Table 1. Non-linear relationship between two continuous variables assessed by the Kendall rank test.
ARFOXA1PD-L1BRCA1PARP1TILScNHERF1nNHERF1
τp-valueτp-valueτp-valueτp-valueτp-valueτp-valueτp-valueτp-value
FOXA10.354<0.001
PD-L1−0.0220.803−0.1100.173
BRCA1−0.0680.425−0.0380.623−0.1640.054
PARP10.1260.1430.0800.307−0.0460.5950.2480.001
TILS−0.1160.145−0.1240.0850.2590.001−0.1720.020−0.0030.966
cNHERF10.2410.0020.1290.0730.1380.079−0.0600.418−0.0510.4960.1990.004
nNHERF1−0.0710.4290.0980.2290.0640.4620.1340.1060.297<0.001−0.0400.602−0.0570.455
mNHERF10.0370.6680.0110.888−0.0290.732−0.0040.959−0.2420.0030.1680.0240.2210.002−0.1110.177
AR: Androgen receptor; FOXA1: Forkhead box A1; PD-L1: Programmed cell death ligand-1; BRCA1: Breast cancer susceptibility protein 1; PARP1: Poly (ADP-Ribose) polymerase 1; TILs: Tumor-infiltrating lymphocytes; mNHERF1: Membranous Na+/H+ exchanger regulatory factor 1; cNHERF1: Cytoplasmic NHERF1; nNHERF1: Nuclear NHERF1.
Table 2. Univariate analysis on categorical data.
Table 2. Univariate analysis on categorical data.
Characteristicspts.DFSOS
Events5-year DFS
(95% CI) a
HR
(95% CI) b
p-Value cEvents5-year OS
(95% CI) a
p-Value c
Overall1243680 (73–88) 1292 (87–97)
Age
≤51652279 (70–90)1.000.432593 (87–100)0.460
>51591481 (71−92)0.765 (0.39–1.50)789 (82-98)
Pre/post
Post732581 (73–90)1.000.810794 (88–99)0.391
Pre411179 (66–93)1.09 (0.53–2.23)587 (77–98)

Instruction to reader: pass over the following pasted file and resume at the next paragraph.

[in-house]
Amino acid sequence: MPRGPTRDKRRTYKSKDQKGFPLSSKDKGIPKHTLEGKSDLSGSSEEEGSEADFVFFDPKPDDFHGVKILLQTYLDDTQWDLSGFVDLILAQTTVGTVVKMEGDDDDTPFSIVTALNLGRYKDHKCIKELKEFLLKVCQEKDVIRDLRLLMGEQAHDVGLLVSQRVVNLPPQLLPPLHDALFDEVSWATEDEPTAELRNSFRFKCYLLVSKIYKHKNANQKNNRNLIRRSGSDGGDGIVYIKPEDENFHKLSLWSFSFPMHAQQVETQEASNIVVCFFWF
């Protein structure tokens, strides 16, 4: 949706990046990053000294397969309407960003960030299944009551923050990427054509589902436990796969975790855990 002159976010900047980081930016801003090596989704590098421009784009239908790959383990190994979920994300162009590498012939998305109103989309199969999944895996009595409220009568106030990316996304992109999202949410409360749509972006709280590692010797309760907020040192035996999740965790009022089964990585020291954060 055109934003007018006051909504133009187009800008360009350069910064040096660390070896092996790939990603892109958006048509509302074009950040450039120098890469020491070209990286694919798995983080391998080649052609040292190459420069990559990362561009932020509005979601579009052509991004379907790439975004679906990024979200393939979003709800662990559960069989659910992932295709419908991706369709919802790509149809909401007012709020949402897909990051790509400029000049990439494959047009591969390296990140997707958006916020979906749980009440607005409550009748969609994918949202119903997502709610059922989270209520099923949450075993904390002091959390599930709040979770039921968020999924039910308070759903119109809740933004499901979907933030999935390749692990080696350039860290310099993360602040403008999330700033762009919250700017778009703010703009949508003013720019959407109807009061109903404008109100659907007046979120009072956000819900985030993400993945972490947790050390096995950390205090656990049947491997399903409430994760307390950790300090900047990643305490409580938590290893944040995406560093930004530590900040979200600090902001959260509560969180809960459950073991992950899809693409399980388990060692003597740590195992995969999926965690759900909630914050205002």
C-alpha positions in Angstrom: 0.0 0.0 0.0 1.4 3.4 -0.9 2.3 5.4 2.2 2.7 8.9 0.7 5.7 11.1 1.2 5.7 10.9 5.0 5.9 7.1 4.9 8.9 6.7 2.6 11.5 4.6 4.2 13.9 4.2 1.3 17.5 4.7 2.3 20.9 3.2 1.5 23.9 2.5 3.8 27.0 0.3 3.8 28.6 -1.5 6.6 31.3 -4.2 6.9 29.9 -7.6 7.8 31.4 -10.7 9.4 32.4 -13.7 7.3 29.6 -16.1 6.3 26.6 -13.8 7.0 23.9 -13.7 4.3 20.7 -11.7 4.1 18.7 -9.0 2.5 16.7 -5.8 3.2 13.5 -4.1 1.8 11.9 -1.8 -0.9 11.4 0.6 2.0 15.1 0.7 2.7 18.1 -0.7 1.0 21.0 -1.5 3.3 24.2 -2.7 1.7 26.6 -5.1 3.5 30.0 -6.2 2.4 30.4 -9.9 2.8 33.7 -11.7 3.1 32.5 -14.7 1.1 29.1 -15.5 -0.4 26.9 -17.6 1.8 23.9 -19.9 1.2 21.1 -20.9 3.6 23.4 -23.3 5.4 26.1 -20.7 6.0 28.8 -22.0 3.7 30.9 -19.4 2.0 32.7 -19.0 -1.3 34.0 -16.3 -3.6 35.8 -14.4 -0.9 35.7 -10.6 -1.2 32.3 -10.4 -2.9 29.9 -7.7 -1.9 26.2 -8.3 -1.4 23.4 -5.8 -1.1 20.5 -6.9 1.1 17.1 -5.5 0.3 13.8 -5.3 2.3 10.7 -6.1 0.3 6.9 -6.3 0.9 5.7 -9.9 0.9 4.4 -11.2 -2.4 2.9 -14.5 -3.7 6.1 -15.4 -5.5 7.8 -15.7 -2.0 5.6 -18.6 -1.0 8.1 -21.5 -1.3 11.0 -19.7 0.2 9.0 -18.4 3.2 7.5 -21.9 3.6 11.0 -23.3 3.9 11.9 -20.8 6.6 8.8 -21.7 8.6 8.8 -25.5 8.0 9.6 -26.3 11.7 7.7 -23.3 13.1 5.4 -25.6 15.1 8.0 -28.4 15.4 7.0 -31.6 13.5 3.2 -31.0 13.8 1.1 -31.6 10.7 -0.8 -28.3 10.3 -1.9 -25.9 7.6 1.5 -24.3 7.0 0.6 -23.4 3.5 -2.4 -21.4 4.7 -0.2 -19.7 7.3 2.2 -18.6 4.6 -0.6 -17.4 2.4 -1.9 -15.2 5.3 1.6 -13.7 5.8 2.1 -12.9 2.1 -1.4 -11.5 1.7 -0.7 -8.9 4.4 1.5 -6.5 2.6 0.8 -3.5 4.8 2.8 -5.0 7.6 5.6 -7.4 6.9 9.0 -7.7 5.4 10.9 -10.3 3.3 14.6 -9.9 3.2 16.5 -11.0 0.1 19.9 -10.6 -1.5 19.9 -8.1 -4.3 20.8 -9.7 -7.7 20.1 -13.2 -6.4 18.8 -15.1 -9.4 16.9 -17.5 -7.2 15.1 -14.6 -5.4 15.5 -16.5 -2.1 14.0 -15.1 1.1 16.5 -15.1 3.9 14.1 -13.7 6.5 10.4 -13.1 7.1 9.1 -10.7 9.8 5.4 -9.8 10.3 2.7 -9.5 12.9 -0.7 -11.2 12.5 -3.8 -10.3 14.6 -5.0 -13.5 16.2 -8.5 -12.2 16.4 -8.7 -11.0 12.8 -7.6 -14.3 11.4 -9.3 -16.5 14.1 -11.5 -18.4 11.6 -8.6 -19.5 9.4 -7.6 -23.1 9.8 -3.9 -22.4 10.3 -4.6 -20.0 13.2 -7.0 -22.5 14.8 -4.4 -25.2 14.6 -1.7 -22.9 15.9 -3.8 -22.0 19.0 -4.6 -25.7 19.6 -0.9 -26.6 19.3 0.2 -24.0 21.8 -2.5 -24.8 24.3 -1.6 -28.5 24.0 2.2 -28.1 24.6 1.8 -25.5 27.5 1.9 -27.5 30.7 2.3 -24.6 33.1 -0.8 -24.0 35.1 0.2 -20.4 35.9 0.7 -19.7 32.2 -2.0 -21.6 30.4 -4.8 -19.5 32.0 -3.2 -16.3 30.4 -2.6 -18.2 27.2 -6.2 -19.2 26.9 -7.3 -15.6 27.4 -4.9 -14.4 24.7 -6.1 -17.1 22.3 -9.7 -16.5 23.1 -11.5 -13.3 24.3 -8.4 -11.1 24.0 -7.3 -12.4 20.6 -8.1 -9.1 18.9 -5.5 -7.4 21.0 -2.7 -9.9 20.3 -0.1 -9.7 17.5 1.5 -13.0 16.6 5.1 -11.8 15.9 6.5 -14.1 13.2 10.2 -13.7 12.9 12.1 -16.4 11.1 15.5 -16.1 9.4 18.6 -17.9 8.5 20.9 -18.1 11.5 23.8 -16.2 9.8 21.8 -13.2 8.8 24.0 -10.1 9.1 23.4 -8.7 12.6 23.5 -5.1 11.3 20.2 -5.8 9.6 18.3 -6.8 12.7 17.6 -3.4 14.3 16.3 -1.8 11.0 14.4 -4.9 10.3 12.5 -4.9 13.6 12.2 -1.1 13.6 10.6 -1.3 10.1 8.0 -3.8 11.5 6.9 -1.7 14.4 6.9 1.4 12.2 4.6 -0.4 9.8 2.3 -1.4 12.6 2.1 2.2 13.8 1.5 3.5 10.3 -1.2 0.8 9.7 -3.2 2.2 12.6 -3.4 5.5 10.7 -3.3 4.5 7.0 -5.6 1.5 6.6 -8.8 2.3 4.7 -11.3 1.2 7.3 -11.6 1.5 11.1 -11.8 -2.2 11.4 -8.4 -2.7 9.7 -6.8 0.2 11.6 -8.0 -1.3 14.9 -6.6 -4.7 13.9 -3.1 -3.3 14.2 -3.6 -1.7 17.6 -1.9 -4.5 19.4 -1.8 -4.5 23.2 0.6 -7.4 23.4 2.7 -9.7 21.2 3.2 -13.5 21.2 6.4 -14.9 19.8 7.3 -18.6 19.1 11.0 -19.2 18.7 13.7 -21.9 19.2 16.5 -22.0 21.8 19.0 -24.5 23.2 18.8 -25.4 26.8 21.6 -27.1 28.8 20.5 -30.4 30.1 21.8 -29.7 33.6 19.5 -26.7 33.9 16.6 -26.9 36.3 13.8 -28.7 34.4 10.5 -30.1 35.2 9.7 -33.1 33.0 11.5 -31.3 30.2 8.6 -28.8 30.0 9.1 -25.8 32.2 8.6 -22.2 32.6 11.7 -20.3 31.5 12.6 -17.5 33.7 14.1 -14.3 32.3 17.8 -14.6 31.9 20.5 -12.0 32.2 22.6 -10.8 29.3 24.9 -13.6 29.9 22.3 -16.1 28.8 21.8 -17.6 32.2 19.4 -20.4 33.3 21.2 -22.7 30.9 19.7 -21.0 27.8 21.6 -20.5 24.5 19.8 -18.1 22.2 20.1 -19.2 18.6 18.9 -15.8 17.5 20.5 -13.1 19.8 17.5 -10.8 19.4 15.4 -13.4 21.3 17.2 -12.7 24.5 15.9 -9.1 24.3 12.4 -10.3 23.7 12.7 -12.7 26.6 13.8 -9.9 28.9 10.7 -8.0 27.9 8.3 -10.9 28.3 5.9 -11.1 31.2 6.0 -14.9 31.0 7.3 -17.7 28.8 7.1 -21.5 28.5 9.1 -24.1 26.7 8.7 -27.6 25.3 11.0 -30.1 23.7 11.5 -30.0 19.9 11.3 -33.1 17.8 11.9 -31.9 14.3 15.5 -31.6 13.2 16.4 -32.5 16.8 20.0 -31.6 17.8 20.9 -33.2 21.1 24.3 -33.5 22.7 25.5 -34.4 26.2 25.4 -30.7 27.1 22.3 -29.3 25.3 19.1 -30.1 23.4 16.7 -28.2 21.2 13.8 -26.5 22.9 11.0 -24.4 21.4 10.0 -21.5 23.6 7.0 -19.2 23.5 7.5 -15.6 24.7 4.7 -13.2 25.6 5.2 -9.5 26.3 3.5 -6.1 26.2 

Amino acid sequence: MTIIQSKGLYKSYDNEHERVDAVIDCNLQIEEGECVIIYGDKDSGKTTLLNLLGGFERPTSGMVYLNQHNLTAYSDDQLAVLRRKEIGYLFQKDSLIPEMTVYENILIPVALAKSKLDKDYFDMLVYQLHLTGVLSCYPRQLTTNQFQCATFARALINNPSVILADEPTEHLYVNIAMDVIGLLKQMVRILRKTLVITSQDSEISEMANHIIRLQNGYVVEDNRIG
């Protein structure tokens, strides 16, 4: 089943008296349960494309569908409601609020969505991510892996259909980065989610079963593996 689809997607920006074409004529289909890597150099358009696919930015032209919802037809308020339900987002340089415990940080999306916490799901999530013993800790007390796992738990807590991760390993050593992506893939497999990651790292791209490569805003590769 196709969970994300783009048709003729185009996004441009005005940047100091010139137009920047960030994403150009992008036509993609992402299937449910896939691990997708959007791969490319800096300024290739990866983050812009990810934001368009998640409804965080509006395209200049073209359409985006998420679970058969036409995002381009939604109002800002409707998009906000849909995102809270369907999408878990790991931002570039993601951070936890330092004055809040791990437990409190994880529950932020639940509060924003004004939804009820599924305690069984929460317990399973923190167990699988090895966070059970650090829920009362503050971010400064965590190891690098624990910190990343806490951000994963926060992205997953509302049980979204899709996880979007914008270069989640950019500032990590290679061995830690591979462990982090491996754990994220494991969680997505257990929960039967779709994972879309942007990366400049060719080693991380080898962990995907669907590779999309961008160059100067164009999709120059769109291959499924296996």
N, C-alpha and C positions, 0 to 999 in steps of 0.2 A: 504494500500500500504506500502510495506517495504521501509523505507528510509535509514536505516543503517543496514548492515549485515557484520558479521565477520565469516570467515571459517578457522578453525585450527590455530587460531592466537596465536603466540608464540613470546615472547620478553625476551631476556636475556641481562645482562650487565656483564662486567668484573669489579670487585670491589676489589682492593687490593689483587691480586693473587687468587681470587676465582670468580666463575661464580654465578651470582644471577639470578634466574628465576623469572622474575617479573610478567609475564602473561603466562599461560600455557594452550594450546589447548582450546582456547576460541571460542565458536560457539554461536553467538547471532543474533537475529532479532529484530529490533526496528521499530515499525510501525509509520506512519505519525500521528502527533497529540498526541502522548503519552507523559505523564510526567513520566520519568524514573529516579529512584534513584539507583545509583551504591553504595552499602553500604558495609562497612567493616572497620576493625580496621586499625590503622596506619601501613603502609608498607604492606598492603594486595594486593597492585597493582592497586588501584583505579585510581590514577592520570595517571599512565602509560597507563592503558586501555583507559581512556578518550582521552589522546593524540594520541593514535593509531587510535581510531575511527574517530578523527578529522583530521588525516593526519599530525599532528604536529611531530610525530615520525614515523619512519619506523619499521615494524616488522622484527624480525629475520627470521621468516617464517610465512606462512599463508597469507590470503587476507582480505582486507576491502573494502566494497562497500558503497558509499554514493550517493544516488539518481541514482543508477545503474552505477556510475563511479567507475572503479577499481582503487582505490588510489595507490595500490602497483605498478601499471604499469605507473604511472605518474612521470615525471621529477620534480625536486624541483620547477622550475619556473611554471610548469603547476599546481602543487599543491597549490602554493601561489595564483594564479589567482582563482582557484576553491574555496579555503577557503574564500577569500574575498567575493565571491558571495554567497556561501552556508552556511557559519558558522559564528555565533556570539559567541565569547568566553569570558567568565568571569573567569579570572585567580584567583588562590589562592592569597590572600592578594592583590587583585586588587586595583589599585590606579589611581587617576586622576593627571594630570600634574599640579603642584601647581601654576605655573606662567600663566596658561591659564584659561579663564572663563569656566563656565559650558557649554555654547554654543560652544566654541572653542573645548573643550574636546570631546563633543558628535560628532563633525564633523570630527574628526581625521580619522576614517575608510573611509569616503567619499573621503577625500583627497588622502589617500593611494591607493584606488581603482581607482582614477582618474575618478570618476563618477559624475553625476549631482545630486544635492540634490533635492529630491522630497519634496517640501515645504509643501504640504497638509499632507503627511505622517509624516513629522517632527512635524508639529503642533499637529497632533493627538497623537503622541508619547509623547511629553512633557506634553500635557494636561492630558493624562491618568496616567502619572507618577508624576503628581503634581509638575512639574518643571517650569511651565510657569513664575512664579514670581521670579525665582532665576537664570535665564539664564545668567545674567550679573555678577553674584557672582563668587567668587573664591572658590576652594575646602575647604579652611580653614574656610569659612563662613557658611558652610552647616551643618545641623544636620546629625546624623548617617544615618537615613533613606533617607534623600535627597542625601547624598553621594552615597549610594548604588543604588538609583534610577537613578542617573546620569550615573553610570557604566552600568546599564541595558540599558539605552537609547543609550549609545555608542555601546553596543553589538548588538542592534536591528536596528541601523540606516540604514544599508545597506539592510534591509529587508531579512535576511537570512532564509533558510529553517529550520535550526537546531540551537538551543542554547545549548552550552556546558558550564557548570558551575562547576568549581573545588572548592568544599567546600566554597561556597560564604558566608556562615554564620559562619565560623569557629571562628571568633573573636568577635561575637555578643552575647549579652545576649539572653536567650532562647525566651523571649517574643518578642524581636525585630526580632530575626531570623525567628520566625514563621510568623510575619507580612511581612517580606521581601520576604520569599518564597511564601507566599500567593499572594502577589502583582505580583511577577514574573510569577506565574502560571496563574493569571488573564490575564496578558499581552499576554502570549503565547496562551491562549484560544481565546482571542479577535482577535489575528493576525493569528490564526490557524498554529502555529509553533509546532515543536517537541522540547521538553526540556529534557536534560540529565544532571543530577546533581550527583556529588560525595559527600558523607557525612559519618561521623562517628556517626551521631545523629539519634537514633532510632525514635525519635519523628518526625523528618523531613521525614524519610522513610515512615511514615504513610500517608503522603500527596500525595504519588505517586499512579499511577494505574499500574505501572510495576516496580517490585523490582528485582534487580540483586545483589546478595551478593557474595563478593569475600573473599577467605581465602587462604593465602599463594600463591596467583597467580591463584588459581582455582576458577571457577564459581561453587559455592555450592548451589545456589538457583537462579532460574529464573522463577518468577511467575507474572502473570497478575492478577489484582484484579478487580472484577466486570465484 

Size
≤2 cm591587 (78–96)1.000.552493 (86–100)0.431
>2 cm642174 (64–86)1.22 (0.63–2.38)890 (83–98)
Histological type
IDC1113381 (74–89)-0.947993 (89–98)0.027
ILC4175 (43–100)-0100 (100–100)
Other9274 (48–100)-367 (42–100)
Lymph node status
Negative651683 (74–93)1.000.578690 (83-98)0.894
Positive551779 (69–91)1.21 (0.61−2.40)692 (85–100)
Ki67
Negative (≤20%)12482 (62–100)1.000.8431100 (100–100)0.945
Positive (>20%)1103081 (73–89)0.90 (0.32–2.56)1190 (85–96)
AR
Negative (<10%)922383 (75–91)1.000.219793 (88–99)0.111
Positive (≥10%)16681 (64–100)1.75 (0.70–4.33)387 (71−100)
FOXA1
Negative762479 (71−89)1.000.281890 (84–97)0.990
Positive37788 (77–100)0.63 (0.27–1.47)491 (82–100)
PD-L1
Negative (<1%)832483 (75–92)1.000.460794 (88–99)0.432
Positive (≥1%)22779 (66–96)0.73 (0.31−1.69)486 (75–100)
BRCA1
Negative (<3%)461184 (74–96)1.000.2731100 (100–100)0.030
Positive (≥3%)601882 (72–93)1.52 (0.72–3.23)888 (80–97)
PARP1
Negative (0–9)872483 (75–91)1.000.523695 (91−100)0.032
Positive (10–18)20685 (71−100)1.34 (0.55–3.28)480 (63–100)
TILs
Negative (<50%)702675 (65–87)1.000.0371088 (80–96)0.019
Positive (≥50%)471084 (75–96)0.47 (0.23–0.971)198 (94–100)